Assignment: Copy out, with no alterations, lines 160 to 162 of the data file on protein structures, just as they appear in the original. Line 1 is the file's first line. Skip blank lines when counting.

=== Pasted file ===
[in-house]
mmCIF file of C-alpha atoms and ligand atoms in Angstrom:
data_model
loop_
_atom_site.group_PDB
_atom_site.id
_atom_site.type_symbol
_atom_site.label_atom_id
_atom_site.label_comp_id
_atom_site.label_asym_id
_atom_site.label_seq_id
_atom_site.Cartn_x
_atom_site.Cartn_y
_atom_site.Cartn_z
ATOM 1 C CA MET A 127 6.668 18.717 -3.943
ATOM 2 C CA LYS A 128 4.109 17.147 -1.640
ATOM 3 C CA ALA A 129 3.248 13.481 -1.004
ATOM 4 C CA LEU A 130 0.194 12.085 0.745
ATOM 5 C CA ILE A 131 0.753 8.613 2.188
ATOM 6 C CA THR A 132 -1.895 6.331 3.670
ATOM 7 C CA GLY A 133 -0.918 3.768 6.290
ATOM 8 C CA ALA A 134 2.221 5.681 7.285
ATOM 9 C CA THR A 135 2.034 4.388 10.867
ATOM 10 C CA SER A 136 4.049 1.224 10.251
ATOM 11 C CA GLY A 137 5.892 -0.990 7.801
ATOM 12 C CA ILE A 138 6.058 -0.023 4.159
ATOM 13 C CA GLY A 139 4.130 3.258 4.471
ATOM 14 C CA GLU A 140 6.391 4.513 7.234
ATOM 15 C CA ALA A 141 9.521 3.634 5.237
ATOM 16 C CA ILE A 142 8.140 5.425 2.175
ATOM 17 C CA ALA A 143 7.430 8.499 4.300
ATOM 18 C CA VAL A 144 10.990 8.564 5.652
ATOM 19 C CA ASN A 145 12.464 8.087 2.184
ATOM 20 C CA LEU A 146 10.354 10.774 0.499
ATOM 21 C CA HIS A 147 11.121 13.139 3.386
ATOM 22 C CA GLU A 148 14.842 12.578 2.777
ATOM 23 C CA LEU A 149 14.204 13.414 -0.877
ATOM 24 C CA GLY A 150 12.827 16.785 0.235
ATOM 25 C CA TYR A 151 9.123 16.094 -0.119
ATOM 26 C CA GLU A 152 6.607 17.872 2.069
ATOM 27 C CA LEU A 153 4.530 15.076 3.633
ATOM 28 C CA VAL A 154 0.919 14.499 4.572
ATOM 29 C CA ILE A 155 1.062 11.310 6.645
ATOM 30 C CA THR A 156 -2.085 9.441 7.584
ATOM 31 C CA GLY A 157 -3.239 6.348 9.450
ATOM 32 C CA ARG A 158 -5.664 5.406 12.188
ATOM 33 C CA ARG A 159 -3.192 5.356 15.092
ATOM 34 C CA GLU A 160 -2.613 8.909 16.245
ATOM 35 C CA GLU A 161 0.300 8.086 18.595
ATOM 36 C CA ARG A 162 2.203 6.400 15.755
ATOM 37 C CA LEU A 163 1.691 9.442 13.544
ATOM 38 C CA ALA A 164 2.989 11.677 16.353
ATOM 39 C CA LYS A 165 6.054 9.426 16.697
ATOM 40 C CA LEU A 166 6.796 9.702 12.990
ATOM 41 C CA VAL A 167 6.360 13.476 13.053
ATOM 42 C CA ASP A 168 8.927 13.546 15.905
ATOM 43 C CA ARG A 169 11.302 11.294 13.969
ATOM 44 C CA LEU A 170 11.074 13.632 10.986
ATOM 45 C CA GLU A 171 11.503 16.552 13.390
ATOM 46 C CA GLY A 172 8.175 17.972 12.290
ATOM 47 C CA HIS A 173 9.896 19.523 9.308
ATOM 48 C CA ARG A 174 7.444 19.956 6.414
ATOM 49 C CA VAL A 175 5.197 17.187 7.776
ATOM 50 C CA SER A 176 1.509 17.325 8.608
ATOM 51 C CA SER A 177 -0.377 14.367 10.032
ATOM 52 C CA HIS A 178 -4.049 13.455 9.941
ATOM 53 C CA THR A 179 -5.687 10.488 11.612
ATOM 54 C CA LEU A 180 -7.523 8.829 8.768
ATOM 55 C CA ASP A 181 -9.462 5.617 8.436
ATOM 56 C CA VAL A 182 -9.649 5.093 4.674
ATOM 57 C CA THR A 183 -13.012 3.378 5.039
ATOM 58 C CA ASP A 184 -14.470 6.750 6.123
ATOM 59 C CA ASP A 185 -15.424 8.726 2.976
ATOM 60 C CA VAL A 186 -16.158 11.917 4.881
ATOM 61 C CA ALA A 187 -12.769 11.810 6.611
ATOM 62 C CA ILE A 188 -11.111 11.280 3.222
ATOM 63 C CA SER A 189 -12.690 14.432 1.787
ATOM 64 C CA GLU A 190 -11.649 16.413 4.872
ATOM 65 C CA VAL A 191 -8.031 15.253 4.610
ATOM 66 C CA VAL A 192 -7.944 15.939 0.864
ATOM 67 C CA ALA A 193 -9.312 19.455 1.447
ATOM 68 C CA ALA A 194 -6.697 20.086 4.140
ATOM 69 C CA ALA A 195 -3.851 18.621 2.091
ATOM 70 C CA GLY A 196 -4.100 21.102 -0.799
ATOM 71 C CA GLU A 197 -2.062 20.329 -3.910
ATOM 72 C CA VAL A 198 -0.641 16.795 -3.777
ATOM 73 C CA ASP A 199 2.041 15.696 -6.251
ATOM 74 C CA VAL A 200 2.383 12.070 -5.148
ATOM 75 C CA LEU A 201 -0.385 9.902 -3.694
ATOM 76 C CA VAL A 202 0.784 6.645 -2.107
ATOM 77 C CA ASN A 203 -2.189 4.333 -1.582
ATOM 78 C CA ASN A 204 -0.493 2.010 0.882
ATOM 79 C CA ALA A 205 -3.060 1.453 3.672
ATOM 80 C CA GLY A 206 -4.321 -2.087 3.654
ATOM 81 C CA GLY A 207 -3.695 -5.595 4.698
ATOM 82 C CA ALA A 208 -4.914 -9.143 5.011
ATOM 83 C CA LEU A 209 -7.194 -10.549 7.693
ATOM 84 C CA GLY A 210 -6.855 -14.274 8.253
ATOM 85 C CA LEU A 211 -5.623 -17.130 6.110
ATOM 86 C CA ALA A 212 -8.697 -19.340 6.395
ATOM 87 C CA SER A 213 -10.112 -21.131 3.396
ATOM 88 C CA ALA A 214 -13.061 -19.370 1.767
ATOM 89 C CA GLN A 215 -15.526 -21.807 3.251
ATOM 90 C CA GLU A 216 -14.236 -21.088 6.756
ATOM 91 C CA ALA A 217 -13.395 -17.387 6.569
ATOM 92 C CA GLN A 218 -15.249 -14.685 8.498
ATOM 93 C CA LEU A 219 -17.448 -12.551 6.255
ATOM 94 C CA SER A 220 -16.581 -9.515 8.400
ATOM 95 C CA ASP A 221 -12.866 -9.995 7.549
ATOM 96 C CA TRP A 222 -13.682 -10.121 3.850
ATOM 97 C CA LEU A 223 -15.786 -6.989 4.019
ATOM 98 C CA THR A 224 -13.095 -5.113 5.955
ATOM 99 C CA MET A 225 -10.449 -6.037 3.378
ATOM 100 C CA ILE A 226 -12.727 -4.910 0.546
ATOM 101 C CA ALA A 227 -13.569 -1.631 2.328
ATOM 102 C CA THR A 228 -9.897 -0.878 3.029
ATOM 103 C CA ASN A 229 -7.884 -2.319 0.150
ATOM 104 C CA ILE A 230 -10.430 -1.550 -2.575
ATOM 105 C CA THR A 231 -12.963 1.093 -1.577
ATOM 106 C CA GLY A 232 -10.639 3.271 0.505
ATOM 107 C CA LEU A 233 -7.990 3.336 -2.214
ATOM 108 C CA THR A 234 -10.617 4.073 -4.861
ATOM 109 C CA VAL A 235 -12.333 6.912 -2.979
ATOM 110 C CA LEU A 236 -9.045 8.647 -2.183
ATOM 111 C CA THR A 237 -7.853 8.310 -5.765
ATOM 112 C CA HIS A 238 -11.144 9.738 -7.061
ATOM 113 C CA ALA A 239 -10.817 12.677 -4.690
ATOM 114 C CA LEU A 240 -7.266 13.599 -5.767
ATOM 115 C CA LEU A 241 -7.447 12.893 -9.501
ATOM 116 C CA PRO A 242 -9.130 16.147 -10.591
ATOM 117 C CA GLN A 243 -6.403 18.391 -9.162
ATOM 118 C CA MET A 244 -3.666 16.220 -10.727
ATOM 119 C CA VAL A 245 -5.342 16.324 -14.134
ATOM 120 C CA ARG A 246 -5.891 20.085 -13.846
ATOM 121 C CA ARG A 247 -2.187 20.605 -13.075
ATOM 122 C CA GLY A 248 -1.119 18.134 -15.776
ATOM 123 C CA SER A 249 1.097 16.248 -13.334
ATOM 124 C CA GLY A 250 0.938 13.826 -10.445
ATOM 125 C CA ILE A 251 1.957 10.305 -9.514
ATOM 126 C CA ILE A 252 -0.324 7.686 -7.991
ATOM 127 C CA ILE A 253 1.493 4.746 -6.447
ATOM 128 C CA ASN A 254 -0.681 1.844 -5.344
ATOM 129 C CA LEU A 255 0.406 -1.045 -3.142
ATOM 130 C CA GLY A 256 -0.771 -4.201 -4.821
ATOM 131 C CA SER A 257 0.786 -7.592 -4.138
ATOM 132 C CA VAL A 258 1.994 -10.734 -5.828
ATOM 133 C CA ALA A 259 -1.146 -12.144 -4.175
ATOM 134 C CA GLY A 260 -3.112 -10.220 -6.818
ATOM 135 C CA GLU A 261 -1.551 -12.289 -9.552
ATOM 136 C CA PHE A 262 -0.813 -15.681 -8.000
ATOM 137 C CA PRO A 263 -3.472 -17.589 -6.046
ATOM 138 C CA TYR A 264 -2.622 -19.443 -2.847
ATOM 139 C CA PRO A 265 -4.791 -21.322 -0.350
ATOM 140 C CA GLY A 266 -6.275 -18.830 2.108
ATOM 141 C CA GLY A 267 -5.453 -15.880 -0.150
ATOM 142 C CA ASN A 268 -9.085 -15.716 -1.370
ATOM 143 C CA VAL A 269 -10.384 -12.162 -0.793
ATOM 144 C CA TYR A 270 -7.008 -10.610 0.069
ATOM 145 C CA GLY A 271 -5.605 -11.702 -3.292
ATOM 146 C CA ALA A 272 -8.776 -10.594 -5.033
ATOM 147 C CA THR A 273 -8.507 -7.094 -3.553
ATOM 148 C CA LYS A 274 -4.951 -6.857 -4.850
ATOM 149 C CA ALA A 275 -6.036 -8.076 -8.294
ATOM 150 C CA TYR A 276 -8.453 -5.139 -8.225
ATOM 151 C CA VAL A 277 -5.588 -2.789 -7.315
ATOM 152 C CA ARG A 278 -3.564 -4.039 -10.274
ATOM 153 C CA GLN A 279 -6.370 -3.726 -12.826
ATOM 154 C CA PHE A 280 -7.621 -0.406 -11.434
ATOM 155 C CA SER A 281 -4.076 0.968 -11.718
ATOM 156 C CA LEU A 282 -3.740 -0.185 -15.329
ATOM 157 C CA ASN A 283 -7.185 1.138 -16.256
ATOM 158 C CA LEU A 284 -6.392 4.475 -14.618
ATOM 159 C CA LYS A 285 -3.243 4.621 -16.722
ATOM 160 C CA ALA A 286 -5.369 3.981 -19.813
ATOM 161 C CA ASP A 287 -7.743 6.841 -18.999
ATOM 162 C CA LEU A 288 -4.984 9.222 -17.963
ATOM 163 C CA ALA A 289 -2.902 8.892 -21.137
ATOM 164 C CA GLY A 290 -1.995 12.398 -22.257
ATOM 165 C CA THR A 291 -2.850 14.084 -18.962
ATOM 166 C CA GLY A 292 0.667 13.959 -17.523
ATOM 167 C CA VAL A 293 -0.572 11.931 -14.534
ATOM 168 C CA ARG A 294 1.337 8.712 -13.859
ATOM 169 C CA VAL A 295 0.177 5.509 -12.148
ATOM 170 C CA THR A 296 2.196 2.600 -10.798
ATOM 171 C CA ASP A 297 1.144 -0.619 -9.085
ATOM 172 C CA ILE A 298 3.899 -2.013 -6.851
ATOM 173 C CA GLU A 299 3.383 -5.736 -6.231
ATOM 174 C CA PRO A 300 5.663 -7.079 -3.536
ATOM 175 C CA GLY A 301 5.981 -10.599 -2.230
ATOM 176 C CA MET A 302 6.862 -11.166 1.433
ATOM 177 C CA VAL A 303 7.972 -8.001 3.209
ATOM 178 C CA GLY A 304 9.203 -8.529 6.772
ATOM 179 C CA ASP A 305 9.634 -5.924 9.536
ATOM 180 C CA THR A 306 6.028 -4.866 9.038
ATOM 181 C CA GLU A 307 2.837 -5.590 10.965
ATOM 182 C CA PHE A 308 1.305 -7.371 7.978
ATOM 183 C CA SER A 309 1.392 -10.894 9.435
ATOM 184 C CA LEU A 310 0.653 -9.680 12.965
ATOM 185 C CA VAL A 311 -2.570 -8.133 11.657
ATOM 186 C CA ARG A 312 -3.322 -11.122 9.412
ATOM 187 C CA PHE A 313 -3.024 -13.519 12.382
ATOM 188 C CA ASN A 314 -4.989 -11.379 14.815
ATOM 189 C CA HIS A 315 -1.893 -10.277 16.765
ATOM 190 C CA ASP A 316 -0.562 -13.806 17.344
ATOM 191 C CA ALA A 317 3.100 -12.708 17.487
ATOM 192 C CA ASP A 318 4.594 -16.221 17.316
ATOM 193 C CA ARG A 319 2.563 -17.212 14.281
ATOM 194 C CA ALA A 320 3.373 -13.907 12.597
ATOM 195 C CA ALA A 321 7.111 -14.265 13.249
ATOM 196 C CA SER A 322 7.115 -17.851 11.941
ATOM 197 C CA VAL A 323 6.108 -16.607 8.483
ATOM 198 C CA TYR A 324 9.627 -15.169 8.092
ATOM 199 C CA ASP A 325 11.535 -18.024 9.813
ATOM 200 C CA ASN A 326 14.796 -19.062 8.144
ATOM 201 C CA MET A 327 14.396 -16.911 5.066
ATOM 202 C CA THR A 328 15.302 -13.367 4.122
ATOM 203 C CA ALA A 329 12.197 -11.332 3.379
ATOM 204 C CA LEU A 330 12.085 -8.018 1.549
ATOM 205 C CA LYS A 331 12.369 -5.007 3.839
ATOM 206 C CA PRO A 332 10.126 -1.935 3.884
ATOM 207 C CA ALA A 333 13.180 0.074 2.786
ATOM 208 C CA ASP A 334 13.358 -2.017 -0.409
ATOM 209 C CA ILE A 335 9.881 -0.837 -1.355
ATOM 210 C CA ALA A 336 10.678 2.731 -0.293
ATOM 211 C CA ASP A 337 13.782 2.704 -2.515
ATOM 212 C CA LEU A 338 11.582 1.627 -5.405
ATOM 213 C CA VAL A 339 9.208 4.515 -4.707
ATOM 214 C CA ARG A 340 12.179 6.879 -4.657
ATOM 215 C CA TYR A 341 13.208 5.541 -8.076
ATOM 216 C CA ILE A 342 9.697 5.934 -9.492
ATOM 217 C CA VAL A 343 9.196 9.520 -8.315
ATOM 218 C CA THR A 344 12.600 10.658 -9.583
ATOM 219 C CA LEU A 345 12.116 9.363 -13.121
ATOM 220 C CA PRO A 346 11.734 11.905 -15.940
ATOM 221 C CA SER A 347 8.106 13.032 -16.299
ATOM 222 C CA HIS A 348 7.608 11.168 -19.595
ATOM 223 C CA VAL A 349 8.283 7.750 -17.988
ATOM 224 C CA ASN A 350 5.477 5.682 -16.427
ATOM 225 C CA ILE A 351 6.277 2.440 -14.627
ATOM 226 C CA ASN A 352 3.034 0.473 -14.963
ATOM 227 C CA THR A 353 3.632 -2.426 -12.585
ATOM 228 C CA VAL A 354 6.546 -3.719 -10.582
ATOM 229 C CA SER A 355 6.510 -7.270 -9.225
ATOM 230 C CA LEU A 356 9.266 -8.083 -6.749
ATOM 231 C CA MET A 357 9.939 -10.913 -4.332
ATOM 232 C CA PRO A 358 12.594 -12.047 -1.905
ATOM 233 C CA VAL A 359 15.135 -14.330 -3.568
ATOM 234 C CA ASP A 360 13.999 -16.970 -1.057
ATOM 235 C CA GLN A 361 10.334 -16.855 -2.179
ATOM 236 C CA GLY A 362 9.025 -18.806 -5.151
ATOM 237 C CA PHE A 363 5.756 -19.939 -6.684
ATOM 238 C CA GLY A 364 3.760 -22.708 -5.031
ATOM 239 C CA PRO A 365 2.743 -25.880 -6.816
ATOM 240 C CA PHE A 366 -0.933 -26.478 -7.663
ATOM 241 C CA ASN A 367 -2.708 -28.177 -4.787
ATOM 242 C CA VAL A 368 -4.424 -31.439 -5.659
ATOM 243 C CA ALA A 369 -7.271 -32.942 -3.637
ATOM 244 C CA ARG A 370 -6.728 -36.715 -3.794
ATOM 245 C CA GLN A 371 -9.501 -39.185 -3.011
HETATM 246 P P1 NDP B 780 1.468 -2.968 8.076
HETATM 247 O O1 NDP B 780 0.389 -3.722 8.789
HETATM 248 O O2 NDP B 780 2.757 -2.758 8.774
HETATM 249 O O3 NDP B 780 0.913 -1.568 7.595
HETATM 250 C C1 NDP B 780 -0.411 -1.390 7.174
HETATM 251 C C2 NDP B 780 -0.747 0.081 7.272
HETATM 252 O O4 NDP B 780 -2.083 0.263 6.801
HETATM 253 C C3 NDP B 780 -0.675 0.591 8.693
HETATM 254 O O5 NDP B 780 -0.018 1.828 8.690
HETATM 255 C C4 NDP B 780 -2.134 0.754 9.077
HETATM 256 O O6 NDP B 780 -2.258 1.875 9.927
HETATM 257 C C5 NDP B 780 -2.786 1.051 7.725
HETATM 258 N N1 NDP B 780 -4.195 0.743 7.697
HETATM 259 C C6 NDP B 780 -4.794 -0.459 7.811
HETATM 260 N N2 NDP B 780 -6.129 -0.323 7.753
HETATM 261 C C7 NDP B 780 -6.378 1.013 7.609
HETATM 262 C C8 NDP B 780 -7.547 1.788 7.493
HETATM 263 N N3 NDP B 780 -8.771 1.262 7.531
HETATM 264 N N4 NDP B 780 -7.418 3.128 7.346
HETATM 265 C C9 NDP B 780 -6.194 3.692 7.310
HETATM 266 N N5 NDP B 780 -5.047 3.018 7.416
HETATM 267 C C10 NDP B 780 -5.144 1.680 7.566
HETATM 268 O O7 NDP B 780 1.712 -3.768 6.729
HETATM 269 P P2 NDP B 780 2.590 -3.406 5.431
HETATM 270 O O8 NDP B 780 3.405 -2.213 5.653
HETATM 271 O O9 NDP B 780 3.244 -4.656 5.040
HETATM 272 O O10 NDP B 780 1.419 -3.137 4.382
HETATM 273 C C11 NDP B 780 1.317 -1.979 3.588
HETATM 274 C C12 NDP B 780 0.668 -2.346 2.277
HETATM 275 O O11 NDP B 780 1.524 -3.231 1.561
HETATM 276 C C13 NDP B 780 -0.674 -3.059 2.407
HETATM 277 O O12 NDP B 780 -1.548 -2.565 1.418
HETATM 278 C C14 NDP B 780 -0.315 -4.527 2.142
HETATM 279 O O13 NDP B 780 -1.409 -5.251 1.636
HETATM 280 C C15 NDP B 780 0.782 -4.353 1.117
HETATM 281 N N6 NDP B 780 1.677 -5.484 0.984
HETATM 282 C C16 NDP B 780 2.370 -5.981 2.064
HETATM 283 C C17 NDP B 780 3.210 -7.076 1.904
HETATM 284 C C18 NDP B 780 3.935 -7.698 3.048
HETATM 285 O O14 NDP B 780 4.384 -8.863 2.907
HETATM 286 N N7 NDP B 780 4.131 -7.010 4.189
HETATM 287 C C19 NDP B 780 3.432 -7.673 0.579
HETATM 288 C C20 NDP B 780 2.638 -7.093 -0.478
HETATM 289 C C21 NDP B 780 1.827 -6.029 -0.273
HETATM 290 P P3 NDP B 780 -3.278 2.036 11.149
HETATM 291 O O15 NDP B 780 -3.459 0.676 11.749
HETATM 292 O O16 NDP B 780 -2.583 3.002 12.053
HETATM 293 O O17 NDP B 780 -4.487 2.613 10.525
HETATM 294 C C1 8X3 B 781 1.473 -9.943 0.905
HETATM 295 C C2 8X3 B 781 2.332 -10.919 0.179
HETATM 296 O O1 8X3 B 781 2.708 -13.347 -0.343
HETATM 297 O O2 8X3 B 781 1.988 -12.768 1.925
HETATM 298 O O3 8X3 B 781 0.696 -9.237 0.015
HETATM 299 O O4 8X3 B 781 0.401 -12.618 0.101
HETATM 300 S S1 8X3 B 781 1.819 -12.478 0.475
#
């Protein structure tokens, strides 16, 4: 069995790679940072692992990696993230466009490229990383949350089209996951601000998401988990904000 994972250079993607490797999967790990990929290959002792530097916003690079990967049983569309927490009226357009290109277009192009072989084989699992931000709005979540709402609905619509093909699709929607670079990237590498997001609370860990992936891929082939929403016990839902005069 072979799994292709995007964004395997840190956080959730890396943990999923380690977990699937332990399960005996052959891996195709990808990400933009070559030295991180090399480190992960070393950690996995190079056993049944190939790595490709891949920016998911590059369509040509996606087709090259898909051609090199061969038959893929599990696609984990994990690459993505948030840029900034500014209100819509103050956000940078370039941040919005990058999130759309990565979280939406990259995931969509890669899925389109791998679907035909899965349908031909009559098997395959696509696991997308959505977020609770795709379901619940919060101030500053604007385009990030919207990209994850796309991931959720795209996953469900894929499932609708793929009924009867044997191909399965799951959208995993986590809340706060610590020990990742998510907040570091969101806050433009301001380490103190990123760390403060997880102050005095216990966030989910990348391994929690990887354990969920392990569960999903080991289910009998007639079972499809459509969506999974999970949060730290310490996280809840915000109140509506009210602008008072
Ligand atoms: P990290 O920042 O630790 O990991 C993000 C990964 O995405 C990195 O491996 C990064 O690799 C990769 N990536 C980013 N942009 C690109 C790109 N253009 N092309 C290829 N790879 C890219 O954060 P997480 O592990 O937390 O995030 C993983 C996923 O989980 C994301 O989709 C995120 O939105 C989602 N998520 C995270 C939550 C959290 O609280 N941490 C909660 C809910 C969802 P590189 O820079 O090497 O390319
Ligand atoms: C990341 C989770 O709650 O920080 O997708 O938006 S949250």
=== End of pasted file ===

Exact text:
ATOM 146 C CA ALA A 272 -8.776 -10.594 -5.033
ATOM 147 C CA THR A 273 -8.507 -7.094 -3.553
ATOM 148 C CA LYS A 274 -4.951 -6.857 -4.850